JAM: This book was published in 1990 ... yet it resonates loudly with the political scene in Côte d’Ivoire since 2002 ... the Grand North, the South ... rebels and up-risings. Of your novels, this one and The Shadow of Imana, about the 1994 genocide in Rwanda get to the heart of violence and creativity ... beautiful things can come from violence; does violence necessarily stifle creativity?

VT: Let me take your question from the other end. I am fascinated by beauty. What is its function? Can it help us be better people? If you live in magnificent surroundings will you be more tolerant, less inclined to fight? Not necessarily. It cannot prevent violence or cruelty. Look at Rwanda. They call it, “the country of a thousand hills”. It has a breathtaking countryside. Look at America. When the Red Indians were slaughtered, it was a virgin country full of forests, lakes and wonderful valleys. Through creativity, you attempt to put some order into the chaos. You look beyond the destruction to let life in again. You reaffirm our humanity. And maybe the beauty you are talking about comes from this endeavor.

JAM: The Mask is often seen in ceremonies that takes place almost all over Africa. I want to explore this idea of ritual and spirituality. Which Mask are you talking about?

VT: I was thinking of a Mask from the Poro, the traditional religion of the Senoufo people from the North of Côte d’Ivoire. It is a very complex set of beliefs and rites which has mythical figures and a pantheon of gods. There are all sorts of Masks, virtually for every occasion. But the Mask which appears in the story is sacred and is a symbol of spirituality and creativity. It is highly charged with a significance and power that the elders have bestowed on it. The Poro have initiation rites and Akissi goes through some kind of an initiation herself. She evolves into a more conscious person able to see what is happening around herself.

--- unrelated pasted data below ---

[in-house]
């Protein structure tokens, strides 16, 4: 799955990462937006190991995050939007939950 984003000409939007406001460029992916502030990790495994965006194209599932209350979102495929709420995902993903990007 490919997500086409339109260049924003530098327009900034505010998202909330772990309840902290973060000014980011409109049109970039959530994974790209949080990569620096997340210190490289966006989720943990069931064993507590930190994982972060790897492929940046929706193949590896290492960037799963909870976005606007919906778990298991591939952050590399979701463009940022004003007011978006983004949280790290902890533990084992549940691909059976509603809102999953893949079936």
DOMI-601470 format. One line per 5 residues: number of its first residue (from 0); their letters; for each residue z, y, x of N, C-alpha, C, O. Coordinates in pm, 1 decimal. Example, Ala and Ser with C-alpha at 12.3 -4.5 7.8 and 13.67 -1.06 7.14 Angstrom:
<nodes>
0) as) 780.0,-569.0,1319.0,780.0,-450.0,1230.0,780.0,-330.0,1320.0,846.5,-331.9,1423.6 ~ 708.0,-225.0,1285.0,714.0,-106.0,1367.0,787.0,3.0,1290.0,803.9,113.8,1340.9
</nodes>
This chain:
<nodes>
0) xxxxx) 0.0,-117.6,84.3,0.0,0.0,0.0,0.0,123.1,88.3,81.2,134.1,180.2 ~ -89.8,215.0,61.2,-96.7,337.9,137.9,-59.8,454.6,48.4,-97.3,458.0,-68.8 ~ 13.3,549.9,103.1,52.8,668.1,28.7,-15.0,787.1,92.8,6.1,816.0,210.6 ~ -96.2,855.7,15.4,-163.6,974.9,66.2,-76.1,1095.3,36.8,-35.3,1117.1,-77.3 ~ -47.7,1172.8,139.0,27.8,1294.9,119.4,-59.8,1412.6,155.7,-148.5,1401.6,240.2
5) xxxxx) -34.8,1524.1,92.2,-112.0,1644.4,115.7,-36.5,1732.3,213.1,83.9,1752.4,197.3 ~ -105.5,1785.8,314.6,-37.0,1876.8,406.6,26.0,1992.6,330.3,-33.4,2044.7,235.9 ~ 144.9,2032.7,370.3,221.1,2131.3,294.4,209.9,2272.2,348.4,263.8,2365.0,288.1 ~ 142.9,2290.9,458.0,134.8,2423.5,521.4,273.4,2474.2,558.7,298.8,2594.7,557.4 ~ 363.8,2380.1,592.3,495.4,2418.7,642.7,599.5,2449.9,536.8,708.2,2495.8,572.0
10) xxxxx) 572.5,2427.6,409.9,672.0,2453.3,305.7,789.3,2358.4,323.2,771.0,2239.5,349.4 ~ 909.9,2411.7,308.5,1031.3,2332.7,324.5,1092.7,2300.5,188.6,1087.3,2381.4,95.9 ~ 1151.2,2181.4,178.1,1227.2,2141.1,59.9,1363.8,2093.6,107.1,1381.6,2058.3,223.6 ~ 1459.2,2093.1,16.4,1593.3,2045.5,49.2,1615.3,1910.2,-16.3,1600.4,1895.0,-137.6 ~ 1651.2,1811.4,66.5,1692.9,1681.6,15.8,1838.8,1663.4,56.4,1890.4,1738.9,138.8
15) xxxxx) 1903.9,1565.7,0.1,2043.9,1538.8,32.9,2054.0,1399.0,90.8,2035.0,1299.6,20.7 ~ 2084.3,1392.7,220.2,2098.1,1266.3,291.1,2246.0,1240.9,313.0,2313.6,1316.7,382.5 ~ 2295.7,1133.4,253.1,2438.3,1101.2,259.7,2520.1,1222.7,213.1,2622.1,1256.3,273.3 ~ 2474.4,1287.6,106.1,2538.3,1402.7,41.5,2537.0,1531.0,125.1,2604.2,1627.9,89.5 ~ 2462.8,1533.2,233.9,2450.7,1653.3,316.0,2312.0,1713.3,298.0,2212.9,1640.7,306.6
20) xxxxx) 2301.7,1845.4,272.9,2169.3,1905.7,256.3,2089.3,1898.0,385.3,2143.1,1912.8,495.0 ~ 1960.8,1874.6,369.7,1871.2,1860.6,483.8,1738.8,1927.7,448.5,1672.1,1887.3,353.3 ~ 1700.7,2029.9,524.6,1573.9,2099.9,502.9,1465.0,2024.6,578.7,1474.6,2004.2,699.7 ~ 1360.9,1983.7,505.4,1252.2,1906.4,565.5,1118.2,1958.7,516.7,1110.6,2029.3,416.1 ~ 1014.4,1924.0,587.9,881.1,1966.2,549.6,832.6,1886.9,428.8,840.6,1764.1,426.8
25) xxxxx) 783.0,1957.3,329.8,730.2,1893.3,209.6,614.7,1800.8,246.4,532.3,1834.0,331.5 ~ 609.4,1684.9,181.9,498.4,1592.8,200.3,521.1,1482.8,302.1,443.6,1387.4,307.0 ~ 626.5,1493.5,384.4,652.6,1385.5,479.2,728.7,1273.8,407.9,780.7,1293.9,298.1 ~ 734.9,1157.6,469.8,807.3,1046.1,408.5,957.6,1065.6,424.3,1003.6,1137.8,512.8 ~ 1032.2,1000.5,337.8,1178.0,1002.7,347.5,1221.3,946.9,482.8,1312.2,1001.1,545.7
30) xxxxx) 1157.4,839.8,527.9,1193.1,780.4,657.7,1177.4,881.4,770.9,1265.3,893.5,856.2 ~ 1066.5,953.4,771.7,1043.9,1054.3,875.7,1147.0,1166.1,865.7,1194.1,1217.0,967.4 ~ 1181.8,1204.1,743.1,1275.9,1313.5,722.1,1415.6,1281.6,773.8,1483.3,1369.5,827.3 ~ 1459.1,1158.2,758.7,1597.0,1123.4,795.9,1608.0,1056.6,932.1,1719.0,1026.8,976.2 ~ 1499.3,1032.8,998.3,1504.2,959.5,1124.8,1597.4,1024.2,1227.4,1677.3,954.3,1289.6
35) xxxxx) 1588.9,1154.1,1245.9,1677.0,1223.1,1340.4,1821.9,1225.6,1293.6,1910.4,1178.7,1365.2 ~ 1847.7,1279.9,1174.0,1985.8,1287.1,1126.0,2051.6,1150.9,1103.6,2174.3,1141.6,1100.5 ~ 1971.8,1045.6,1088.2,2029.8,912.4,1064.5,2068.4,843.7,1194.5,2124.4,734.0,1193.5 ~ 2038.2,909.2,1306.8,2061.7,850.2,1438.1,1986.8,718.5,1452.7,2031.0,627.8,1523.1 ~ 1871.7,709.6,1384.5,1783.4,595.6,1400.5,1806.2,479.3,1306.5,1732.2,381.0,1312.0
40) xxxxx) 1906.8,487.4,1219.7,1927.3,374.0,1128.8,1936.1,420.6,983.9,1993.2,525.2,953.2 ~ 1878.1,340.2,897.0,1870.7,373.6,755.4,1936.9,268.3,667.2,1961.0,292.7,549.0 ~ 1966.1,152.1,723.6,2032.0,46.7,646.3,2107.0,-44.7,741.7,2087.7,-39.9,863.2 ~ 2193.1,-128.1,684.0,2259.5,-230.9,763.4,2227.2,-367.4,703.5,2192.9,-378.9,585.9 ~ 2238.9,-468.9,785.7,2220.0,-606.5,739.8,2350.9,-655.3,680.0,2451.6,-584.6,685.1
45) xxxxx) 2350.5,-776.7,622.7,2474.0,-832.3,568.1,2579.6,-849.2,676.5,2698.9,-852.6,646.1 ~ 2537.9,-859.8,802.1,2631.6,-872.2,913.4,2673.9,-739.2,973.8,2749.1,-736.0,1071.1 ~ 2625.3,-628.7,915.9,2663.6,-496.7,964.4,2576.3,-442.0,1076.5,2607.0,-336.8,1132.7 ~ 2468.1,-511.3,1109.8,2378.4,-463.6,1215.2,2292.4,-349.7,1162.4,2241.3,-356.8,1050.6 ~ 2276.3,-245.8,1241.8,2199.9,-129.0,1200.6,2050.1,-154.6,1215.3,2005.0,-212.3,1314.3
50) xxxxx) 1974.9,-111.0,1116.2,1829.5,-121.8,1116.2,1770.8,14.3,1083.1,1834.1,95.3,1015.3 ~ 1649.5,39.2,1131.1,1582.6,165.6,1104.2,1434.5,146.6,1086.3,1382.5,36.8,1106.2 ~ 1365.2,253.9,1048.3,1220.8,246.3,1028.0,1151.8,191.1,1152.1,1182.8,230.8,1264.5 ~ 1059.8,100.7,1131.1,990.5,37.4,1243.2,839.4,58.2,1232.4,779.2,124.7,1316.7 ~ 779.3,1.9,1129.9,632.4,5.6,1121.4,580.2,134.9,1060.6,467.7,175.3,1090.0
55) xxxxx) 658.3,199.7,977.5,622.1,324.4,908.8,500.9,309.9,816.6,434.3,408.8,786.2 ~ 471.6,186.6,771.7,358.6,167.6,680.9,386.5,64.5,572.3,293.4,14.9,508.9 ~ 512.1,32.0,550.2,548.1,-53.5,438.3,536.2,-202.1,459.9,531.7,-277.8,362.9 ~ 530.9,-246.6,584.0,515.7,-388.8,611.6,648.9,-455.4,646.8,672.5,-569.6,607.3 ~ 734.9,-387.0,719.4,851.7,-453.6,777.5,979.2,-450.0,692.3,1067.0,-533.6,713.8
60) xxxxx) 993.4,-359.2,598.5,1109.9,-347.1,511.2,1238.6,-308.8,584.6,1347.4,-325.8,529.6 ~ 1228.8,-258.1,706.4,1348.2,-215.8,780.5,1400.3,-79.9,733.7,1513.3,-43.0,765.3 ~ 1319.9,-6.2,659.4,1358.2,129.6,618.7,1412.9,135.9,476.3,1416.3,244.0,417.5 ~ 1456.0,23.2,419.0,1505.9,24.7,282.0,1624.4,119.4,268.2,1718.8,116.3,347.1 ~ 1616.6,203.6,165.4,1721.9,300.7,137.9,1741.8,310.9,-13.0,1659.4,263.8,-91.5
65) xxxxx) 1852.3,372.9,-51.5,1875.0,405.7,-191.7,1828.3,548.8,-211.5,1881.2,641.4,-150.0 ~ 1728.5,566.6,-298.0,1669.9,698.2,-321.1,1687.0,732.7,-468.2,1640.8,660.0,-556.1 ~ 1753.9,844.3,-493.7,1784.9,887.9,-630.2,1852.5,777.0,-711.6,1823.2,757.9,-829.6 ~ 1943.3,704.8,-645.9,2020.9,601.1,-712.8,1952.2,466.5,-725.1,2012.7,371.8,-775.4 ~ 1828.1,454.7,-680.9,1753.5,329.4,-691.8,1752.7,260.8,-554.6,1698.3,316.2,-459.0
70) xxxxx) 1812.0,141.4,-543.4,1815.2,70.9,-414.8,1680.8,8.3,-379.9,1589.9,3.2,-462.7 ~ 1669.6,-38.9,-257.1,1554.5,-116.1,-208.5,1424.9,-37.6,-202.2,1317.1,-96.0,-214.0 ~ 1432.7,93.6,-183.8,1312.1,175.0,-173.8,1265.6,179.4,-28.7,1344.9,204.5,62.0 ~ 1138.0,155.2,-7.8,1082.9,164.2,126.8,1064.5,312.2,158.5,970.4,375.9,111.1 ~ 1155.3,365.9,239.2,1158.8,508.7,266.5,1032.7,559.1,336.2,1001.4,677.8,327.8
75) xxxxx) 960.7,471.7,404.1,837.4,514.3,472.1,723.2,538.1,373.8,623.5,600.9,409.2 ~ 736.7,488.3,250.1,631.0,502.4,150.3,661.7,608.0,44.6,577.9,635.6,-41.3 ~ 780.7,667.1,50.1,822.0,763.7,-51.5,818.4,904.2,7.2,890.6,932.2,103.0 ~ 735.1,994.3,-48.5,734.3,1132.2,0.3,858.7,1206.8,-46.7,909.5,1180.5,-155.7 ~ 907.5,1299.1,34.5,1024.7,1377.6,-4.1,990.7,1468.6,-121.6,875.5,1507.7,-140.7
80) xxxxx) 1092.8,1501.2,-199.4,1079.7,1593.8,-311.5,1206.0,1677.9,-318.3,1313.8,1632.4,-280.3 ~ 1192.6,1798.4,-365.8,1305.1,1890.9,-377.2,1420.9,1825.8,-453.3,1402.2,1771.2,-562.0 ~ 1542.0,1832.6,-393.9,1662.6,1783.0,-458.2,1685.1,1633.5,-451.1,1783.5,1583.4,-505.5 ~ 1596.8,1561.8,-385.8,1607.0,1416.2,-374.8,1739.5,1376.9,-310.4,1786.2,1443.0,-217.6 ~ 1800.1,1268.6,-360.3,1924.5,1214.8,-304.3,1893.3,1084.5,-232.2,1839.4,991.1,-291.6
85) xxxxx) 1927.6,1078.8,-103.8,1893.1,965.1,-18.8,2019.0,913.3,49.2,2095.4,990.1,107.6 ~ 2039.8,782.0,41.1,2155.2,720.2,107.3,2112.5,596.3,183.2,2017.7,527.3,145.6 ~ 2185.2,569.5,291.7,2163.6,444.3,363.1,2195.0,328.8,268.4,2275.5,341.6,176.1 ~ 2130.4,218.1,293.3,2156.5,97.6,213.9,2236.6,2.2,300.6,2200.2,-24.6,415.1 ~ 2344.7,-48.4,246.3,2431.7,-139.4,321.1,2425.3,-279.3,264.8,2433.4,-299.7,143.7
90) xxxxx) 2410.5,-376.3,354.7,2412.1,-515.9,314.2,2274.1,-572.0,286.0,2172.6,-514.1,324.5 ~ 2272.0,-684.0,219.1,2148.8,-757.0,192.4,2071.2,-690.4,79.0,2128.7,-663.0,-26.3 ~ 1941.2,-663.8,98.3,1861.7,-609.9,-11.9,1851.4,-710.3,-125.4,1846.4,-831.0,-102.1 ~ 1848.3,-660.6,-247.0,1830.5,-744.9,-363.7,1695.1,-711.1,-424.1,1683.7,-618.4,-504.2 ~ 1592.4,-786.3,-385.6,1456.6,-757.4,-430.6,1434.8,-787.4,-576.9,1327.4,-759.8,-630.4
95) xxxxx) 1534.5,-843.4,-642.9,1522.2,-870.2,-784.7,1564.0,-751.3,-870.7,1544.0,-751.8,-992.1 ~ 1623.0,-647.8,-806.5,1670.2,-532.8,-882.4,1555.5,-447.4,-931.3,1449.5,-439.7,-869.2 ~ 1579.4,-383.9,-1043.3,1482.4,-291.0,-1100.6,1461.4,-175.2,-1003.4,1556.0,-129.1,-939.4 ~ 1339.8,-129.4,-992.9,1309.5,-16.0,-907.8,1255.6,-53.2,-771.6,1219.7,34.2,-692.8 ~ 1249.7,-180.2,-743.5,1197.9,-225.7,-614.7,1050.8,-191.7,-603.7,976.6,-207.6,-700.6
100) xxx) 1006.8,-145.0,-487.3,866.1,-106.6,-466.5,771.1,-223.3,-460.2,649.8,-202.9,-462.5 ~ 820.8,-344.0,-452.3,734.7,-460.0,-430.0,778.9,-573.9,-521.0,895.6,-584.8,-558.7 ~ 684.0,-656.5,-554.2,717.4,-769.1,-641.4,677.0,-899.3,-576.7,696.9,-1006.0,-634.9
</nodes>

JAM: This narrative reminds me of innovative creative work done by Black women writers such as Toni Morrison, Monifa Love, where the eye remains focused on the community ... the life within the community that can be traced back to moments, places and histories.

VT: Yes, in The Blind kingdom, I wanted to give a sense of community. I have read Morrison’s writing and what I like about her novels is the fact that as a reader you can feel the vibrancy of the community. The community is the main character. It informs all the other protagonists’ actions. Morrison’s immense achievement is that she looks at her society with eyes wide open, scrutinizing every detail, good or bad. But the final image is one of resilience and love.

JAM: The Blind Kingdom is layered ... one image, one story on top of the other, some narratives jutting out, some short, some more vivid than others... Here I see a link between the visual and the literal, too. Why did you choose this particular style?

VT: I have been writing like this ever since my first book. I want to look at life from many different angles, so I use whatever is at my disposal as a writer and as an artist. We live in a community and in trying to tell one story in particular, I have to rely on other stories. Our destinies cross, we meet people, they enter our lives, then exit, to be replaced by others, etc. Our existence is layered by an amazing number of stories. So that’s why I move in and out. Having done some photography, I am keenly aware of the danger of the focused picture. The viewer cannot see everything that happens around the subject while the photo is being taken. Literature in this sense offers more possibilities. Moreover, I wanted the story to have a timeless dimension, especially because I thought that it was very topical. I therefore chose a form that would counter-balance the immediacy of the narrative. Tales are at the same time – ancestral and contemporary. It is all in the way you tell them, re-contextualize them. It is also a literary genre that is known to all cultures and which in a way touches all age groups. When they hear a tale, the listeners can understand it on many different levels, depending on their maturity and grasp of the cultural, historical or political references. But whatever the case they always get something from it. With time and added knowledge they can discover and unlock different keys in the narrative. As a writer, what attracts me to the tale is its freedom of expression. Virtually everything is allowed, even the mixture of genres (poetry, political speech, incantations, etc).